Because Conventional Laser Harps Aren’t Dangerous Enough

In the late 1980s, the French musician [Jean-Michel Jarre] famously toured with a laser harp. The word among teenage fans was that he had to wear special gloves to stop his hands getting burned, because 1980s teens were both impressionable and didn’t know much about lasers. In fact we’re told by a member of our community who was part of his road crew that the glove was a matter of reflectivity, so laser harps remain relatively harmless and French harpists retain their fingers. To add a bit of spice to the laser harp experience, [James Cochrane] hooked up a laser rangefinder to a Tesla coil to make an instrument with a bit more crackling energy in its performance than the [Jarre] model.

It starts with a laser tape measure modified to serve as an Arduino rangefinder, coupled to custom MIDI code to make a laser harp MIDI controller. The Tesla coil in question happens also to be a MIDI instrument, so the one can control the other with ease. The addition of an earthed chain mail glove allows it to be played in close proximity to the coil, and he rewards us with a rendition of the Star Trek theme. Tesla fun and games behind us, he then gives us a demonstration with a more conventional MIDI instrument.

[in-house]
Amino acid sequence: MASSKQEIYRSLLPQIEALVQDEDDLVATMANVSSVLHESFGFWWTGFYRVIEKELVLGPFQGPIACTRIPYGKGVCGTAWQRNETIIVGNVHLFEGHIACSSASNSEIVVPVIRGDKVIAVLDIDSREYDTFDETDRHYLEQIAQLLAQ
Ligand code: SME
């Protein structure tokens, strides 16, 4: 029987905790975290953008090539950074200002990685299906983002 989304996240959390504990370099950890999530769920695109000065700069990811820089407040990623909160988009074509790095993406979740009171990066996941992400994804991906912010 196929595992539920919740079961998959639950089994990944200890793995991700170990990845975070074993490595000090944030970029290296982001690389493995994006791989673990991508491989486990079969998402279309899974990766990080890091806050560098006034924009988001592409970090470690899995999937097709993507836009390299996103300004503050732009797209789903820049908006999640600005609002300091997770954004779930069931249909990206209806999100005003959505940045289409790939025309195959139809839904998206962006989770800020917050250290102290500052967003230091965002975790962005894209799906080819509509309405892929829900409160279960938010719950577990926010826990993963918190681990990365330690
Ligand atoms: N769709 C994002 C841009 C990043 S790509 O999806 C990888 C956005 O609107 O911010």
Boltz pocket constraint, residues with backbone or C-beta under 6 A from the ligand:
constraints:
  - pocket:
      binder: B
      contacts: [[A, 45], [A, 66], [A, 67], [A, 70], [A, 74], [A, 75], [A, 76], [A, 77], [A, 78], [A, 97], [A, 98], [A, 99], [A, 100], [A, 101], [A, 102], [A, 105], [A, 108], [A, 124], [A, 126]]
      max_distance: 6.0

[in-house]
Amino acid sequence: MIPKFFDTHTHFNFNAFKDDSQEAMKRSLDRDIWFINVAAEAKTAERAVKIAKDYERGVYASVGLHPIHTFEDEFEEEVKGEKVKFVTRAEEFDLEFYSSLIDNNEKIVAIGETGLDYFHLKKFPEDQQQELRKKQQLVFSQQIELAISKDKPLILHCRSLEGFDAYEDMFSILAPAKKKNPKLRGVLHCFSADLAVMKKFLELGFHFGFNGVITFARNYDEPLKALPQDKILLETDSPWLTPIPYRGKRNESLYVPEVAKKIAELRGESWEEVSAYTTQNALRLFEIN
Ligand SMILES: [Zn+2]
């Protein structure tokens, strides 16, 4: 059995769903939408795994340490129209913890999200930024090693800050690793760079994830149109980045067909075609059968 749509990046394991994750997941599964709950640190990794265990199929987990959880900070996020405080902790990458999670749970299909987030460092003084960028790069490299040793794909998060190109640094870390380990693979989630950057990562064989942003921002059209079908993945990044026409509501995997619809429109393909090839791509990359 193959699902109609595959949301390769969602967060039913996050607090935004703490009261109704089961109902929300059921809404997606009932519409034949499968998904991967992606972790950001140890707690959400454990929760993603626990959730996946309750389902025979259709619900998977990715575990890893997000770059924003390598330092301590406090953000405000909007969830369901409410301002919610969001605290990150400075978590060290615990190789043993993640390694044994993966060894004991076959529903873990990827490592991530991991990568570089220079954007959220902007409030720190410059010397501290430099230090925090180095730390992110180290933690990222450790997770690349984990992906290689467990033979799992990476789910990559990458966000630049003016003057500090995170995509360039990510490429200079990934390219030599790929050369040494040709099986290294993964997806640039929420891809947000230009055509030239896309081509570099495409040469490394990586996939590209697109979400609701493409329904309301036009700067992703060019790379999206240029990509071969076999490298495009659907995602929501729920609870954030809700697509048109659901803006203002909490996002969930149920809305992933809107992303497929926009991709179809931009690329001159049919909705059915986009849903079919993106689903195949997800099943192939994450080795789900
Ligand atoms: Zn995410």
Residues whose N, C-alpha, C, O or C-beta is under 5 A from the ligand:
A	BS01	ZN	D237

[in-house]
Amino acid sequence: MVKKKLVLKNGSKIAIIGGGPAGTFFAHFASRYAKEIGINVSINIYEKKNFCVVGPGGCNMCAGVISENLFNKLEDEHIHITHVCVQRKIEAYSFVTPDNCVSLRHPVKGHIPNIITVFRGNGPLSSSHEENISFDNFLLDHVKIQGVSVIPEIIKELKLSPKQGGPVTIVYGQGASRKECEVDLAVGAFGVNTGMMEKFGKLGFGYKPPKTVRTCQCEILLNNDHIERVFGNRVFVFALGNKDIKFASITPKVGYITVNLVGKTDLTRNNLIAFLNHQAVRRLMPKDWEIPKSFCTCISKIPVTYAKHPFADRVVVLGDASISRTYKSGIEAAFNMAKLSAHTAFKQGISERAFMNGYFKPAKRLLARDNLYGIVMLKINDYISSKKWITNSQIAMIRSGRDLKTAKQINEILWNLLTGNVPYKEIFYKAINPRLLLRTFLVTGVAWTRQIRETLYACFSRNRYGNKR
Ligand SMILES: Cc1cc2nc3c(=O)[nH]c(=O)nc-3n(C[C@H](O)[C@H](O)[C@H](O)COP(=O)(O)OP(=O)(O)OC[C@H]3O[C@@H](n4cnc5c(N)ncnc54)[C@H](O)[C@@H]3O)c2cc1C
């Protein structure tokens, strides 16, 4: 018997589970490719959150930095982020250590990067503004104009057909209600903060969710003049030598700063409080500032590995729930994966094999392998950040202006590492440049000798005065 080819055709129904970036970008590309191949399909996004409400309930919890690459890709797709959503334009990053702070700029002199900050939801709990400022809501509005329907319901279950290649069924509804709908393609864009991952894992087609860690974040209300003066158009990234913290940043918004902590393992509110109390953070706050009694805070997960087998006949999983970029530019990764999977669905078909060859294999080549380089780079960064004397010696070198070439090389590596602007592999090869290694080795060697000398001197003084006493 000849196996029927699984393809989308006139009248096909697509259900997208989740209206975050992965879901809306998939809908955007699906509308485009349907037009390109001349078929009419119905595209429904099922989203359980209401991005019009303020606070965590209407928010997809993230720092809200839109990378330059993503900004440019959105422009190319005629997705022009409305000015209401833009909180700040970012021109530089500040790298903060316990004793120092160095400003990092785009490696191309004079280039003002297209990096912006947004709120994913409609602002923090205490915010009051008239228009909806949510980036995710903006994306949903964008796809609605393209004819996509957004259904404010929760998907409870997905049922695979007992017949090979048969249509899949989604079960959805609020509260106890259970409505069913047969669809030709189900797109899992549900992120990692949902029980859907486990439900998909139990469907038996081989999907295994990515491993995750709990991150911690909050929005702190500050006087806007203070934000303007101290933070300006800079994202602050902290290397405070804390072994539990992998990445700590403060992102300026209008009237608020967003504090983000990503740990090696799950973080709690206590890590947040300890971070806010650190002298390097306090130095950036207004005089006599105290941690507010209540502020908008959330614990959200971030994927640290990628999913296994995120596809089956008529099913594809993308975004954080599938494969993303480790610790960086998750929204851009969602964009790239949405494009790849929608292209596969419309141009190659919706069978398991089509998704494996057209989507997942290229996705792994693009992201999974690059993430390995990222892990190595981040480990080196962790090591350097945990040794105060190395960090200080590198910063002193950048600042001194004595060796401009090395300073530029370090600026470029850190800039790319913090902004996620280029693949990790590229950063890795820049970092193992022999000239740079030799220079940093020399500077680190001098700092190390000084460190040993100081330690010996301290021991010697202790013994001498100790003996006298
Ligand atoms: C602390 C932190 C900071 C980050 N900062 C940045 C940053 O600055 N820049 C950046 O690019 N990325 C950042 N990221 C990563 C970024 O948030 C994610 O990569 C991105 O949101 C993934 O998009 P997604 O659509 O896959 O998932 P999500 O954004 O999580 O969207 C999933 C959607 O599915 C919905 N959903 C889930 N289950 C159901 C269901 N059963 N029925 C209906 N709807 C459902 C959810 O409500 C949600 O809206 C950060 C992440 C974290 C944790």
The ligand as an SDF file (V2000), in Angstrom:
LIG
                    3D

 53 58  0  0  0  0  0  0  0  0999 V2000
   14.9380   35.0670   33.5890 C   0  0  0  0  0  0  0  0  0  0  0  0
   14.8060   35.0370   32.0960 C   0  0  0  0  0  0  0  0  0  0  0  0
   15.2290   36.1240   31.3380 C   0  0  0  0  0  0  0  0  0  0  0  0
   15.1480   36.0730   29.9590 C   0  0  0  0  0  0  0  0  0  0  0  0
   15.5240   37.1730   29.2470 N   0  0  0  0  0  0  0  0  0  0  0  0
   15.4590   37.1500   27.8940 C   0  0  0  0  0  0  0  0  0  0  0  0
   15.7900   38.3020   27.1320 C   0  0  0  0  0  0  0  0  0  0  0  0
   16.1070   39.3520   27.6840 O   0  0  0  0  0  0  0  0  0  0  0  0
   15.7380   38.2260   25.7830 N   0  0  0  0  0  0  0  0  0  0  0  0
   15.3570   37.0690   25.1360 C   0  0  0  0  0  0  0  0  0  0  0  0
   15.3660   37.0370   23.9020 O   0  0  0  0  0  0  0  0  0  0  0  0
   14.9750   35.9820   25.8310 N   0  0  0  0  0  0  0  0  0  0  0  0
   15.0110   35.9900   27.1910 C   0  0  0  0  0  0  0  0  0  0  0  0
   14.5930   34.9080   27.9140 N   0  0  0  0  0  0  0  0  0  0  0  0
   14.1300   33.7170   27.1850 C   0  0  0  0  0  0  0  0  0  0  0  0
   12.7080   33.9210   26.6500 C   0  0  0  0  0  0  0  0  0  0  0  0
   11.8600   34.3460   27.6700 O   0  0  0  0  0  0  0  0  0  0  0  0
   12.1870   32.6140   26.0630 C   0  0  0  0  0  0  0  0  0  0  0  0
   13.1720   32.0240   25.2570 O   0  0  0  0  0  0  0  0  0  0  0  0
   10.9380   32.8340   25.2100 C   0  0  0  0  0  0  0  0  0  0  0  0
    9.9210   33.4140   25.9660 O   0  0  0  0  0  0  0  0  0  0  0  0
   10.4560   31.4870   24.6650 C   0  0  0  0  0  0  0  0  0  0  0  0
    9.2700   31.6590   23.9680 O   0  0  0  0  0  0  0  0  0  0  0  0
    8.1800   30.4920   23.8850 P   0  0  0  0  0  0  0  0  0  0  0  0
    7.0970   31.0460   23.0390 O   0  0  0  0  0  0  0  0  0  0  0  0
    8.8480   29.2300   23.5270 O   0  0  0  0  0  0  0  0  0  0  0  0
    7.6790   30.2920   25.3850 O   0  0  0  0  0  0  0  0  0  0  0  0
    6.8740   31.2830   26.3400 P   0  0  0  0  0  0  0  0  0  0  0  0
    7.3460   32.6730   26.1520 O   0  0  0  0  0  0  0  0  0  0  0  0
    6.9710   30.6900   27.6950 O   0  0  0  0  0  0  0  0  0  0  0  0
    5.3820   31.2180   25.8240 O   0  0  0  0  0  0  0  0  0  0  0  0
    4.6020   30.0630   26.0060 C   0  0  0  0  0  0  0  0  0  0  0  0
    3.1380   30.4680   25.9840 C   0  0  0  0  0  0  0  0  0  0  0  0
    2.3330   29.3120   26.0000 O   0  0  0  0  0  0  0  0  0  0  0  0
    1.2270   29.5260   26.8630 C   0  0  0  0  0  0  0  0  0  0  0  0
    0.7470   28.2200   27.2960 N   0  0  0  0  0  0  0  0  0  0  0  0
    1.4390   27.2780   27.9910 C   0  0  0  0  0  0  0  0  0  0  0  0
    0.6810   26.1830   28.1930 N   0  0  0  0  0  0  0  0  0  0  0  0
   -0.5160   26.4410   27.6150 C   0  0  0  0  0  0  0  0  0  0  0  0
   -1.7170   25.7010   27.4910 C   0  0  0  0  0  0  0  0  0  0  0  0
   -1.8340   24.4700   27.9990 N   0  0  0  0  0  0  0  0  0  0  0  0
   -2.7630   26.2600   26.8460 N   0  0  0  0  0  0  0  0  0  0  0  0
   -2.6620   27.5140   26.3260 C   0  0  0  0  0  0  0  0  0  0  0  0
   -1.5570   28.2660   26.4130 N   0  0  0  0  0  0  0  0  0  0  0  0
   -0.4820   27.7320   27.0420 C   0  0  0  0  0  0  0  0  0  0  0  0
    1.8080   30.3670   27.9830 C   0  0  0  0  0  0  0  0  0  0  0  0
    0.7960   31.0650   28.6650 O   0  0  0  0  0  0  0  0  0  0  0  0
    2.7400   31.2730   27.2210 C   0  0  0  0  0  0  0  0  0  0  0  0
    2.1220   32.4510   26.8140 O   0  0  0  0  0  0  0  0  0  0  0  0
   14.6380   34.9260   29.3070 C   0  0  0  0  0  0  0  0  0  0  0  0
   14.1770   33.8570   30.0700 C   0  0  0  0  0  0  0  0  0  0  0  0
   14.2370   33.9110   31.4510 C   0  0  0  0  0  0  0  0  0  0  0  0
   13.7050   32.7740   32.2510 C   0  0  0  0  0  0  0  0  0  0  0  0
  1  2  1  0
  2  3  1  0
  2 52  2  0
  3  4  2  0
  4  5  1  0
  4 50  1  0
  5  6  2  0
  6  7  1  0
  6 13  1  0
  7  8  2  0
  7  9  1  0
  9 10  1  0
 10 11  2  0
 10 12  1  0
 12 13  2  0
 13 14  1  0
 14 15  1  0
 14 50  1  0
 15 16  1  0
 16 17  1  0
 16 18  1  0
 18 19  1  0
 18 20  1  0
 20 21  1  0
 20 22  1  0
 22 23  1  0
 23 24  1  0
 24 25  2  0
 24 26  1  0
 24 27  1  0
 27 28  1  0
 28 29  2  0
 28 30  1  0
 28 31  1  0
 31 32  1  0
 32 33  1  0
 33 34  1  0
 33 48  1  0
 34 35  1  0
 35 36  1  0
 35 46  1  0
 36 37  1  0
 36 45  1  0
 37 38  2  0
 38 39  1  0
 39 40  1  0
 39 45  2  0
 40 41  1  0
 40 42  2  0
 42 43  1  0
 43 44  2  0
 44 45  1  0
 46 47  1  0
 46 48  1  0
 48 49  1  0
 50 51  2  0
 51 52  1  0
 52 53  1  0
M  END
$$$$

We’ve had innumerable Tesla coil projects here over the years, if you’re hungry for more we suggest starting with this unusual planar PCB coil design. Meanwhile you can see the laser harp coil in the video below the break.

7 thoughts on “Because Conventional Laser Harps Aren’t Dangerous Enough

  1. Am I misunderstanding the setup, or is the tesla coil incidental to the laser theremin? I see a laser theremin, and I see a tesla coil, but I don’t see how they’re interacting, they seem to be more of a side by side setup.

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